[Linux-aus] Membership Team update - results of recent survey and key insights
kathy at kathyreid.id.au
Sun Apr 24 17:12:43 AEST 2016
Thanks Paul, really appreciate you taking the time to provide feedback.
> There is a significant preconception at work here which doesn't seem
> to have been discussed on the list (at least not that I can recall).
> The preconception is: increasing the number of hits on the Linux
> Australia web site is an important goal. (Or perhaps more accurately:
> increasing the frequency at which members use the site.) The purpose
> of my email is to question whether that is an important goal, and, if
> the answer is affirmative, understand and quantify/qualify why.
Sure, it's a fair question. Increasing the frequency of visits, or the
'stickiness' of visits to linux.org.au is not a goal in an of itself.
However, it's part of a broader goal to increase engagement with the
organisation - across all our digital channels, events and touchpoints.
That engagement encompasses elements as broad as;
- greater engagement through our Twitter channel - @linuxaustralia - to
grow recognition and understanding of LA's events and activities
- greater engagement through our mailing lists - such as this one - to
ensure that the views and voices of our members are heard
- greater engagement through the linux.org.au website - again to grow
recognition of what we do, and encourage others to be involved, but also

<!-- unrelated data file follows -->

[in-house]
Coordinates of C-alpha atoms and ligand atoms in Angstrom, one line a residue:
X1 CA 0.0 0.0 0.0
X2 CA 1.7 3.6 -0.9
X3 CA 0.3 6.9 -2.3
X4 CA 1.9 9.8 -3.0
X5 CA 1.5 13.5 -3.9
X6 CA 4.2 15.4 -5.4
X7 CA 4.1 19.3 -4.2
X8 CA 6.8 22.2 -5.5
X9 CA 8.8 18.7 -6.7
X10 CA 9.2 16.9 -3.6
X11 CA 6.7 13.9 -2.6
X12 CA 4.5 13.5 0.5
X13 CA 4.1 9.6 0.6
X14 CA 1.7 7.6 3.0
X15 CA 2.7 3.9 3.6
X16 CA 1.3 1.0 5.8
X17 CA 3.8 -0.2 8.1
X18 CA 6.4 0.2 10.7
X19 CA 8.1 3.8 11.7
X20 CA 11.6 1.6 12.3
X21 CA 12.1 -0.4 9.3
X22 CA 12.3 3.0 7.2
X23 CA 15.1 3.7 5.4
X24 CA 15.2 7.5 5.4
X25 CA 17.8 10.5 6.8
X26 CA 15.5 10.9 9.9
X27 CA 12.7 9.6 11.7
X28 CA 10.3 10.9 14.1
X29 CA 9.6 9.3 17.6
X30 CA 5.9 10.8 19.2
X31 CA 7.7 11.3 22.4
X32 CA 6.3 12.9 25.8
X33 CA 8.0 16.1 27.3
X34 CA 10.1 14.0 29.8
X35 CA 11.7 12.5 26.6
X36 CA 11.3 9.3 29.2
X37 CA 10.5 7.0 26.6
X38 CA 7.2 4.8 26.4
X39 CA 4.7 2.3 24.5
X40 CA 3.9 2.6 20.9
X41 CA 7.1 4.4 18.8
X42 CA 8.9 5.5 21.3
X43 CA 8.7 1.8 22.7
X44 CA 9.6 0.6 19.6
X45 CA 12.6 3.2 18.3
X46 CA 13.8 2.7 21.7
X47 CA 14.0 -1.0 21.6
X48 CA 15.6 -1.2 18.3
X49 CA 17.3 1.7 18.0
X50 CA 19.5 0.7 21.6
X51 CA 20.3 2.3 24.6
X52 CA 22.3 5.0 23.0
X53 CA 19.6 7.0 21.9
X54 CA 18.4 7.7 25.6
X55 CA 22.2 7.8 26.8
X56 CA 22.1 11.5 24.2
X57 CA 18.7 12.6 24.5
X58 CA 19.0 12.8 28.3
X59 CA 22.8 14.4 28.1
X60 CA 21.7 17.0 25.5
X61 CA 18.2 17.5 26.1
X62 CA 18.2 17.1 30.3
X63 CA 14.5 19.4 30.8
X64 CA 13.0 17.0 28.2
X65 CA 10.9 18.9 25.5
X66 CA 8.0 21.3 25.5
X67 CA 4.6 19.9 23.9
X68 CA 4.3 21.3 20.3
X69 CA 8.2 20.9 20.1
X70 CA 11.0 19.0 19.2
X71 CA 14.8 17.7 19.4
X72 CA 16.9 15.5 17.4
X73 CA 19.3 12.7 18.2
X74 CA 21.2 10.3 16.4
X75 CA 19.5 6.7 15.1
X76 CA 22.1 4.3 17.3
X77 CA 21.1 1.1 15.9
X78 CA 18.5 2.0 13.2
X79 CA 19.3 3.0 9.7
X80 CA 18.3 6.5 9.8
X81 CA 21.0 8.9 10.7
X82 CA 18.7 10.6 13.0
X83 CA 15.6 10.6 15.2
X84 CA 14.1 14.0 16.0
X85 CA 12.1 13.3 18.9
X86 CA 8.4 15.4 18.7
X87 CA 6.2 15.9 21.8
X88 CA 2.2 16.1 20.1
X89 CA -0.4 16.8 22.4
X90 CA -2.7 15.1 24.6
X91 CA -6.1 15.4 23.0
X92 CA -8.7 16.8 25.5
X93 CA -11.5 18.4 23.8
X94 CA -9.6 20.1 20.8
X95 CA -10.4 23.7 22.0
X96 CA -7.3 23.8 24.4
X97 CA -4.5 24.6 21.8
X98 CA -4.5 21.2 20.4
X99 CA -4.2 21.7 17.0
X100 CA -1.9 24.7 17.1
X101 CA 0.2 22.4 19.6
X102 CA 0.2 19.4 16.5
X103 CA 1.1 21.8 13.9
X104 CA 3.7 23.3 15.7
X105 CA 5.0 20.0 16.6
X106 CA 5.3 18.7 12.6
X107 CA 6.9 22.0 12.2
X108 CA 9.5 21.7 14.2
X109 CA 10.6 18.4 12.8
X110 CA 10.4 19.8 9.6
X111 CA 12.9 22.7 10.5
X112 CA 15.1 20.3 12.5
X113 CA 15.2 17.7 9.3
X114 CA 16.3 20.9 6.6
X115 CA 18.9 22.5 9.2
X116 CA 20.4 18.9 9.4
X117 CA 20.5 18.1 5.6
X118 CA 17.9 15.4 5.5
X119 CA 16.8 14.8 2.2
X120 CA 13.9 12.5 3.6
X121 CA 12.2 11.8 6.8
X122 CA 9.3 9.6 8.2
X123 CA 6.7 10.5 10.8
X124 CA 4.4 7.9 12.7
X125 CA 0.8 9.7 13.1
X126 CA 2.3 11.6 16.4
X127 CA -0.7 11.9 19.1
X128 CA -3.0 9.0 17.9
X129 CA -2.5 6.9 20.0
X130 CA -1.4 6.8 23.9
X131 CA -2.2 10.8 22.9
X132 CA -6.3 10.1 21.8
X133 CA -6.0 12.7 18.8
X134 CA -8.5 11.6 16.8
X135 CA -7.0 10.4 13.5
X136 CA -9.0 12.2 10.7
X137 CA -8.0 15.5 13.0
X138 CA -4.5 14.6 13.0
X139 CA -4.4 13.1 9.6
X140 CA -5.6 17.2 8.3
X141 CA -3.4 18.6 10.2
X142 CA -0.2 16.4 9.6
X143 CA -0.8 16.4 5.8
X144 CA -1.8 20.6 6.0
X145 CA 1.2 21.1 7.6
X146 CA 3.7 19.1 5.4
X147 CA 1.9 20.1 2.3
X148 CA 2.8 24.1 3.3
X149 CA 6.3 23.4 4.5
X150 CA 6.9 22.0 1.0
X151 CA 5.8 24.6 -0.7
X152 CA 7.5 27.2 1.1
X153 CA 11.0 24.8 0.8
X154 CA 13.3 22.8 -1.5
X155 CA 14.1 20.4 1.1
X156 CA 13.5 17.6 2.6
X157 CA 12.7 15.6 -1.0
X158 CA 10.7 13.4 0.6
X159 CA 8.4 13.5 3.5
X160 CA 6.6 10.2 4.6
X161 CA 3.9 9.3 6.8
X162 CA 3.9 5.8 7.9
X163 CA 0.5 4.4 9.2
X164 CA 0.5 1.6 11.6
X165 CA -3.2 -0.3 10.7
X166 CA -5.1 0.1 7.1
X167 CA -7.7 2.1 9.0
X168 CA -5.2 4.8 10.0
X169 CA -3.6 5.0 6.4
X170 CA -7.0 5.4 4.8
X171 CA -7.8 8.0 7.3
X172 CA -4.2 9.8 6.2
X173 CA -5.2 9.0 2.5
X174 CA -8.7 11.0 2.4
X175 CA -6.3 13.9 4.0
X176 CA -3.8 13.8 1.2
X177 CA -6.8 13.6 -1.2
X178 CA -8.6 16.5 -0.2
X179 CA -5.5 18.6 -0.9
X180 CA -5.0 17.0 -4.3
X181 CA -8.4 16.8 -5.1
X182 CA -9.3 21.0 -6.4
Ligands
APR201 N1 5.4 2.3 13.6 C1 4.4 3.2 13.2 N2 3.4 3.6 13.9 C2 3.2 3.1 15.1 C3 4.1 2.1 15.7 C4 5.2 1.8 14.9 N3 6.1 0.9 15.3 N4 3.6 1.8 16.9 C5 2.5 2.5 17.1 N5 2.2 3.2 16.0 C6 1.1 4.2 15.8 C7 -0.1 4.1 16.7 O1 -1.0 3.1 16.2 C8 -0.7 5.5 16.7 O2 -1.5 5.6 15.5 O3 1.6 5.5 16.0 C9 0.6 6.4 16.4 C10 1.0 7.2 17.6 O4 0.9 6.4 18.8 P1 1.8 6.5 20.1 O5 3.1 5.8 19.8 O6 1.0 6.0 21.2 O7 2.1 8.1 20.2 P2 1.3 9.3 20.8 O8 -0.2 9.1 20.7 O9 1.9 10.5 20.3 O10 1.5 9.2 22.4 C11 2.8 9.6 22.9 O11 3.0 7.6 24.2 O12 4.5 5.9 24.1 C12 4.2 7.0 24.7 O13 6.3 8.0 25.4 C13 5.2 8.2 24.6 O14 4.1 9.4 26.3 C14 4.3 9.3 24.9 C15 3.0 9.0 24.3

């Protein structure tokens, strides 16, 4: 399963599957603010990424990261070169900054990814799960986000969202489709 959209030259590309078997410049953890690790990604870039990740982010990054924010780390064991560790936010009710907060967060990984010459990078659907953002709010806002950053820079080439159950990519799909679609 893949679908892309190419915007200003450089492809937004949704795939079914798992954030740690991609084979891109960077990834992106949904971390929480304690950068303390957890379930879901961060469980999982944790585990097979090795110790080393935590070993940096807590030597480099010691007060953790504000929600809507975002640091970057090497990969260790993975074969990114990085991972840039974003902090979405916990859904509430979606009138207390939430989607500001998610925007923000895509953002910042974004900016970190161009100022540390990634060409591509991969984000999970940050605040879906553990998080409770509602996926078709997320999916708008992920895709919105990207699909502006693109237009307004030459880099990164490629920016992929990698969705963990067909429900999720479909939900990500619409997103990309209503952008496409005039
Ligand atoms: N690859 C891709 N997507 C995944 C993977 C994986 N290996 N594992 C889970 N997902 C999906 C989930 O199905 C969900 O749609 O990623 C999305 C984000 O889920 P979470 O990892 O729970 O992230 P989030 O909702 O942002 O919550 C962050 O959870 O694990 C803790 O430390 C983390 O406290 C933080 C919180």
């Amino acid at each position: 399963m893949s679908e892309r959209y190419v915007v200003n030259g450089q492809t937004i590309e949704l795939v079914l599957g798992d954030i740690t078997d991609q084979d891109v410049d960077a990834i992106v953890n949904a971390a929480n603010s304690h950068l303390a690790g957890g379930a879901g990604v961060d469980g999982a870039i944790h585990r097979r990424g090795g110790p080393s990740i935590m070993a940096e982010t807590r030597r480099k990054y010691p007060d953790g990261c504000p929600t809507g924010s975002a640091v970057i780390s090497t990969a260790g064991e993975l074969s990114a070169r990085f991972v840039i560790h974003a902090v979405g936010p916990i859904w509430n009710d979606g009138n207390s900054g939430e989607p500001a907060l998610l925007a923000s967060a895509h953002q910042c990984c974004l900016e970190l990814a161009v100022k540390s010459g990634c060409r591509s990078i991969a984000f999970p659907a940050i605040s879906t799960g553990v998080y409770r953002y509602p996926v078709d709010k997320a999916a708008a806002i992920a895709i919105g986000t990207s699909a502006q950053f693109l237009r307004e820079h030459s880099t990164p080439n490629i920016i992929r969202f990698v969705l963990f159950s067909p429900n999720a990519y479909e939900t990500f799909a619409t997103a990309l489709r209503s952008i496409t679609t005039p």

promote things like Grants, and provide information on open source.
- greater engagement on platforms such as IRC
> My main reason for questioning this is: I don't like seeing good
> people invest substantial effort on a commendable project and then
> feel frustrated when they didn't make the impact they had hoped.
> We're a volunteer organisation, and I value the time that all our
> volunteers contribute.
Agreed. We have limited resources - let's apply them effectively.
> Here are a few questions to flesh out what I'm getting at:
> * What end does increasing the frequency of member views on the site
> * Would the content provided by a new LA web site fill a gap that is
> not already well-served by other sites?
> * If so, what sort of content would that be?
> * Would this be sufficiently appealing/useful to members to increase
> the frequency of their visits?
> * Are there other ways to engage LA members which might be more
> effective/efficient in terms of money, time, and effort?
> * What does member engagement of a successful software freedom
> lobbying/support organisation look like?
So, I think I've answered some of this broadly above, but I would like
to tackle the content questions. Part of the recent survey was intended
to highlight what specific content our members wanted to see on the new
linux.org.au site. In short, yes, there is content that the LA site
needs to provide (or aggregate) that is not provided on other sites, for
instance information on up and coming open source events, information on
the activities of LA and information on LUGs. I can't answer whether
this content would be appealing to members - but the survey was intended